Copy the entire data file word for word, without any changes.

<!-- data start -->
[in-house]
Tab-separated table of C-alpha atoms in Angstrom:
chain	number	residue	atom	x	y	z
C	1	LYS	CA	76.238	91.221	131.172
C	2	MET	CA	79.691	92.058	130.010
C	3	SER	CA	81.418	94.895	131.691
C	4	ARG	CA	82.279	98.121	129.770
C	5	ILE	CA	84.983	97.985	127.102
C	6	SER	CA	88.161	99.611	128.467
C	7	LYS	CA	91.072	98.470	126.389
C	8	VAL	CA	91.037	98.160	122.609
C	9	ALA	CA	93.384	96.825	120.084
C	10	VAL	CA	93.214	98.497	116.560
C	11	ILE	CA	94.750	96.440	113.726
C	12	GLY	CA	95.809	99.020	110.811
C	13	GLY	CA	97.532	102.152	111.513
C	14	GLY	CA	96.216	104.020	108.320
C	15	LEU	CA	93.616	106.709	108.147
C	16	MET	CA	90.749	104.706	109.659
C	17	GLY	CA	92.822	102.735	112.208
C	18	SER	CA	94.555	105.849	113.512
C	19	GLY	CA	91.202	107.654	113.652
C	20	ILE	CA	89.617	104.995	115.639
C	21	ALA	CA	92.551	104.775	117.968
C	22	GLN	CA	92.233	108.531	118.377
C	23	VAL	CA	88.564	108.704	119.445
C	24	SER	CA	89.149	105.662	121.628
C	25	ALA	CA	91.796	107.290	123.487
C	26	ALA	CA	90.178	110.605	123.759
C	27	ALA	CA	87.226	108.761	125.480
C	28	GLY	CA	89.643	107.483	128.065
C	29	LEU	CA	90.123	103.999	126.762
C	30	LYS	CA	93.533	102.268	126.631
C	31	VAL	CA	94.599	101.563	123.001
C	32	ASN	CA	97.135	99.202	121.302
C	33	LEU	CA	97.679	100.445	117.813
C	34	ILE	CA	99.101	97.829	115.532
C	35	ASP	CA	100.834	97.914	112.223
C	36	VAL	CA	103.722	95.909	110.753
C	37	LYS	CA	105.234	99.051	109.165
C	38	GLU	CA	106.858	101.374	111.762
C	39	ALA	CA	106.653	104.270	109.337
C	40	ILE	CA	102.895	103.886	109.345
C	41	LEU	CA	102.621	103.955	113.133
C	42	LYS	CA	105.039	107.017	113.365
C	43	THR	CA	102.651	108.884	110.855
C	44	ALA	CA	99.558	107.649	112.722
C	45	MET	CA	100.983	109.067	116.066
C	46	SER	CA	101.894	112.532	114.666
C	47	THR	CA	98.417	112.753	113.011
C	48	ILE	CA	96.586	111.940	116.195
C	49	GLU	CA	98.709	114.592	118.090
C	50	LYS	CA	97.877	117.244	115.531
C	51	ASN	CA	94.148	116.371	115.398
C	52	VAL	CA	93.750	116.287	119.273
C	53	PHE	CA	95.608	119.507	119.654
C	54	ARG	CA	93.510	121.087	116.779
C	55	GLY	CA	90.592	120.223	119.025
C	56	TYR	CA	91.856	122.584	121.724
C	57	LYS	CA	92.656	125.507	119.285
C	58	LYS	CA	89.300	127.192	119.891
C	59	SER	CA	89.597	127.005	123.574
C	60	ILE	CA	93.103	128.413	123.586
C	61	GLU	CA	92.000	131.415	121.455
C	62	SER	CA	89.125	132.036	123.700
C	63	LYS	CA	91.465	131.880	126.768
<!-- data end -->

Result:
[in-house]
Tab-separated table of C-alpha atoms in Angstrom:
chain	number	residue	atom	x	y	z
C	1	LYS	CA	76.238	91.221	131.172
C	2	MET	CA	79.691	92.058	130.010
C	3	SER	CA	81.418	94.895	131.691
C	4	ARG	CA	82.279	98.121	129.770
C	5	ILE	CA	84.983	97.985	127.102
C	6	SER	CA	88.161	99.611	128.467
C	7	LYS	CA	91.072	98.470	126.389
C	8	VAL	CA	91.037	98.160	122.609
C	9	ALA	CA	93.384	96.825	120.084
C	10	VAL	CA	93.214	98.497	116.560
C	11	ILE	CA	94.750	96.440	113.726
C	12	GLY	CA	95.809	99.020	110.811
C	13	GLY	CA	97.532	102.152	111.513
C	14	GLY	CA	96.216	104.020	108.320
C	15	LEU	CA	93.616	106.709	108.147
C	16	MET	CA	90.749	104.706	109.659
C	17	GLY	CA	92.822	102.735	112.208
C	18	SER	CA	94.555	105.849	113.512
C	19	GLY	CA	91.202	107.654	113.652
C	20	ILE	CA	89.617	104.995	115.639
C	21	ALA	CA	92.551	104.775	117.968
C	22	GLN	CA	92.233	108.531	118.377
C	23	VAL	CA	88.564	108.704	119.445
C	24	SER	CA	89.149	105.662	121.628
C	25	ALA	CA	91.796	107.290	123.487
C	26	ALA	CA	90.178	110.605	123.759
C	27	ALA	CA	87.226	108.761	125.480
C	28	GLY	CA	89.643	107.483	128.065
C	29	LEU	CA	90.123	103.999	126.762
C	30	LYS	CA	93.533	102.268	126.631
C	31	VAL	CA	94.599	101.563	123.001
C	32	ASN	CA	97.135	99.202	121.302
C	33	LEU	CA	97.679	100.445	117.813
C	34	ILE	CA	99.101	97.829	115.532
C	35	ASP	CA	100.834	97.914	112.223
C	36	VAL	CA	103.722	95.909	110.753
C	37	LYS	CA	105.234	99.051	109.165
C	38	GLU	CA	106.858	101.374	111.762
C	39	ALA	CA	106.653	104.270	109.337
C	40	ILE	CA	102.895	103.886	109.345
C	41	LEU	CA	102.621	103.955	113.133
C	42	LYS	CA	105.039	107.017	113.365
C	43	THR	CA	102.651	108.884	110.855
C	44	ALA	CA	99.558	107.649	112.722
C	45	MET	CA	100.983	109.067	116.066
C	46	SER	CA	101.894	112.532	114.666
C	47	THR	CA	98.417	112.753	113.011
C	48	ILE	CA	96.586	111.940	116.195
C	49	GLU	CA	98.709	114.592	118.090
C	50	LYS	CA	97.877	117.244	115.531
C	51	ASN	CA	94.148	116.371	115.398
C	52	VAL	CA	93.750	116.287	119.273
C	53	PHE	CA	95.608	119.507	119.654
C	54	ARG	CA	93.510	121.087	116.779
C	55	GLY	CA	90.592	120.223	119.025
C	56	TYR	CA	91.856	122.584	121.724
C	57	LYS	CA	92.656	125.507	119.285
C	58	LYS	CA	89.300	127.192	119.891
C	59	SER	CA	89.597	127.005	123.574
C	60	ILE	CA	93.103	128.413	123.586
C	61	GLU	CA	92.000	131.415	121.455
C	62	SER	CA	89.125	132.036	123.700
C	63	LYS	CA	91.465	131.880	126.768